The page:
It is just after 1 p.m. and most of the nearly 300 workers in the warehouse-like room are back from lunch and beginning to raise the level of activity to a bright hum.
At tables and workbenches around the room, electrical components are being packaged, posters and artwork are being heat-sealed, envelopes are being stuffed and large potato chip cans are being labeled. The work moves along steadily and efficiently.
They are simple jobs, but the workers, and the process that brought them there, are anything but.
The people manning the tables at the California Elwyn Institute are nearly all developmentally disabled, suffering from neurological conditions and other disabilities that elsewhere might mean a life of dependency where such everyday acts as riding a bus or ordering lunch at a counter would never be learned. Many of them previously have been confined to hospitals, board-and-care homes or other facilities where a sense of independence may not have flourished.
But at the Elwyn Institute, located in an industrial section of Fountain Valley hard by the San Diego Freeway (there is a second, smaller facility in Anaheim), self-sufficiency--learning the simple skills to function both socially and economically in the world--is the goal.
"Their goals are the same as anyone else's," said Joan McKinney, the assistant executive director of the institute. "We place some pretty high expectations on our people, and because of that, they start to expect more of themselves."
Elwyn has been providing that sort of inspiration for more than a century. Since its beginnings in Pennsylvania in 1852 (the Orange County facility has been operating since 1974), Elwyn has been a private vocational training school where the mentally retarded and other developmentally disabled people are trained to help themselves. At both Elwyn facilities in Orange County, "clients" who may not know how to count, read or fathom a bus schedule are taught how to use these and other skills to become more fully independent.
At the Fountain Valley facility, about 75% of the 400 clients work at the facility itself, assembling, collating, preparing bulk mailing, shrink-wrapping, labeling and packaging.
Simple aids are used for those who have trouble counting or distinguishing shapes: small cardboard sections painted with spaces indicating the number and shape of electronic parts to be placed in plastic bags.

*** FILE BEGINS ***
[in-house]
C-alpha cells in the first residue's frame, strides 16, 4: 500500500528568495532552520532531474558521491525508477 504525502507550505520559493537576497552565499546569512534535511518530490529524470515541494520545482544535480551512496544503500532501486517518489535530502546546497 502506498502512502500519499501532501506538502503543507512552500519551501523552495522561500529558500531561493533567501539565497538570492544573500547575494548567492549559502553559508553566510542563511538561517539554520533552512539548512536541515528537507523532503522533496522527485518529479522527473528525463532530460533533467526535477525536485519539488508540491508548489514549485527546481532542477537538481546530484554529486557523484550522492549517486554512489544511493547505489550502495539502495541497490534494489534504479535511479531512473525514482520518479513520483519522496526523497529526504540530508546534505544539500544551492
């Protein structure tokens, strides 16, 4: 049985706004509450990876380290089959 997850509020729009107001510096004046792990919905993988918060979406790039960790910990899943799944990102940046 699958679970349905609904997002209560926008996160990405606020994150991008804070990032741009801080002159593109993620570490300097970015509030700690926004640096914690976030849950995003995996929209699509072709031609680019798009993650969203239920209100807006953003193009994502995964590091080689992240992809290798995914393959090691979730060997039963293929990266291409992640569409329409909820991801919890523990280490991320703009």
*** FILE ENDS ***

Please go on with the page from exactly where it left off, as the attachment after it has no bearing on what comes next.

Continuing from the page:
In one section of the room, special programs are tailored to meet the needs of those with multiple disabilities--clients who may be both mentally retarded and blind, for instance.
And there is a lunchroom area, the scene of many successes.
Many clients, McKinney said, have had no experience with purchasing their own meals and often are initially bewildered by the concept of receiving food in return for money. She told of one client who initially "was taking food from trash cans or stealing it. If he wanted a cup of coffee, he just took it, even if it belonged to someone else. Now he purchases his own food."
Joseph Piccari, executive director of the center, recalled a day when he was working in the lunchroom and accepted a client's money, saying "Thank you, sir."
"And he looked at me and said, 'I'm not a sir,' " Piccari said. "He wasn't used to being treated as an adult. When you treat them as adults, it begins creating a level of adult expectation."
Episodes like that are victories, McKinney said.
"To some people," she said, "things like this would appear to be very minor, but they're not. They're big accomplishments."
Clients are paid according to their abilities, said Susan DuMontier, a spokeswoman for Elwyn. Their pay is based on the percentage of work they can perform based on the amount of work an average person can do in an hour. For example, if an average person can package 50 circuit testers in an hour at the minimum hourly wage of $4.25, clients are paid $4.25 for every 50 testers they package.
The ultimate goal at the Elwyn Institute, however, is to see a client walk out the door.
"The whole trend now is to de-institutionalization," DuMontier said. "Our goal is to place them in jobs out in the community. And employers have found out that they do make good employees. They're a newly tapped resource for a lot of employers."
Piccari said about 25 clients are placed in outside jobs each year. About 100 of Elwyn's clients are now in the Orange County work force, DuMontier said.
One of them is Don MacKenney, 42, who for the last two years has worked as a technician at the Dover Shores Pet Care Center in Costa Mesa, a short walk from his residence in a board-and-care home.
"He comes in on time, every weekday at 7 in the morning," said Scott Hamtil, the center's manager. "You don't have to worry about him. He's our anchor man. He feeds and waters the animals, keeps the cages clean, walks the dogs. Each animal is kind of like a personal friend to him."
As for MacKenney, he considers his pay of $4.25 an hour "good money."
"I'm always running around everywhere here, keeping things clean," he said. "I like it. I do my job as well as anyone can do."
Which, DuMontier said, is an attitude that indicates yet another victory.
"When they become more independent," she said, "they feel so much better about themselves. It might appear that their IQs have gone up, but it's just their attitude. They act differently. These people have come a long way from being called imbeciles."